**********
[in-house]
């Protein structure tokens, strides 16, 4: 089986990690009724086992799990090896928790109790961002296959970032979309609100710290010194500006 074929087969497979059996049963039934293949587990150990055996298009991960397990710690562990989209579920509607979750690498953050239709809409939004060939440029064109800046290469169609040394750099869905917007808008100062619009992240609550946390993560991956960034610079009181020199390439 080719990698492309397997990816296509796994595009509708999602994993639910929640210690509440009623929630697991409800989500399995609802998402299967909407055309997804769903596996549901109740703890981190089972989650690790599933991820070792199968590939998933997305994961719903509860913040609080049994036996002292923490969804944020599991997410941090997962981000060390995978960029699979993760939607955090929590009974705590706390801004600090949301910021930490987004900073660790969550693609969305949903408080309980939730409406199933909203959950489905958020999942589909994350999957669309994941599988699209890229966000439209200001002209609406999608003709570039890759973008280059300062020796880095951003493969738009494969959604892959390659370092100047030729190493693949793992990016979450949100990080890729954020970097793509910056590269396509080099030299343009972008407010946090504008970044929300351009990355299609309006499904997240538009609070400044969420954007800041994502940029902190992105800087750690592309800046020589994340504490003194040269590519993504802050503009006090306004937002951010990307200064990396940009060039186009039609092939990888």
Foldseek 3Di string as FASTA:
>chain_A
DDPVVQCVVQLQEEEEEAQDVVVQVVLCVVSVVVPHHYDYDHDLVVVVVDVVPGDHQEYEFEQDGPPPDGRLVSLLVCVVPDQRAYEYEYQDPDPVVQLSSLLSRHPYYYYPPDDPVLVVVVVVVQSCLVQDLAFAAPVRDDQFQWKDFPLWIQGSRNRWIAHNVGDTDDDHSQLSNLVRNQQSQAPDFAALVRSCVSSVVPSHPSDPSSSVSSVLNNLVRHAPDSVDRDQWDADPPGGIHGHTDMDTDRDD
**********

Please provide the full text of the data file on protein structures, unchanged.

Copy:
[in-house]
């Protein structure tokens, strides 16, 4: 089986990690009724086992799990090896928790109790961002296959970032979309609100710290010194500006 074929087969497979059996049963039934293949587990150990055996298009991960397990710690562990989209579920509607979750690498953050239709809409939004060939440029064109800046290469169609040394750099869905917007808008100062619009992240609550946390993560991956960034610079009181020199390439 080719990698492309397997990816296509796994595009509708999602994993639910929640210690509440009623929630697991409800989500399995609802998402299967909407055309997804769903596996549901109740703890981190089972989650690790599933991820070792199968590939998933997305994961719903509860913040609080049994036996002292923490969804944020599991997410941090997962981000060390995978960029699979993760939607955090929590009974705590706390801004600090949301910021930490987004900073660790969550693609969305949903408080309980939730409406199933909203959950489905958020999942589909994350999957669309994941599988699209890229966000439209200001002209609406999608003709570039890759973008280059300062020796880095951003493969738009494969959604892959390659370092100047030729190493693949793992990016979450949100990080890729954020970097793509910056590269396509080099030299343009972008407010946090504008970044929300351009990355299609309006499904997240538009609070400044969420954007800041994502940029902190992105800087750690592309800046020589994340504490003194040269590519993504802050503009006090306004937002951010990307200064990396940009060039186009039609092939990888």
Foldseek 3Di string as FASTA:
>chain_A
DDPVVQCVVQLQEEEEEAQDVVVQVVLCVVSVVVPHHYDYDHDLVVVVVDVVPGDHQEYEFEQDGPPPDGRLVSLLVCVVPDQRAYEYEYQDPDPVVQLSSLLSRHPYYYYPPDDPVLVVVVVVVQSCLVQDLAFAAPVRDDQFQWKDFPLWIQGSRNRWIAHNVGDTDDDHSQLSNLVRNQQSQAPDFAALVRSCVSSVVPSHPSDPSSSVSSVLNNLVRHAPDSVDRDQWDADPPGGIHGHTDMDTDRDD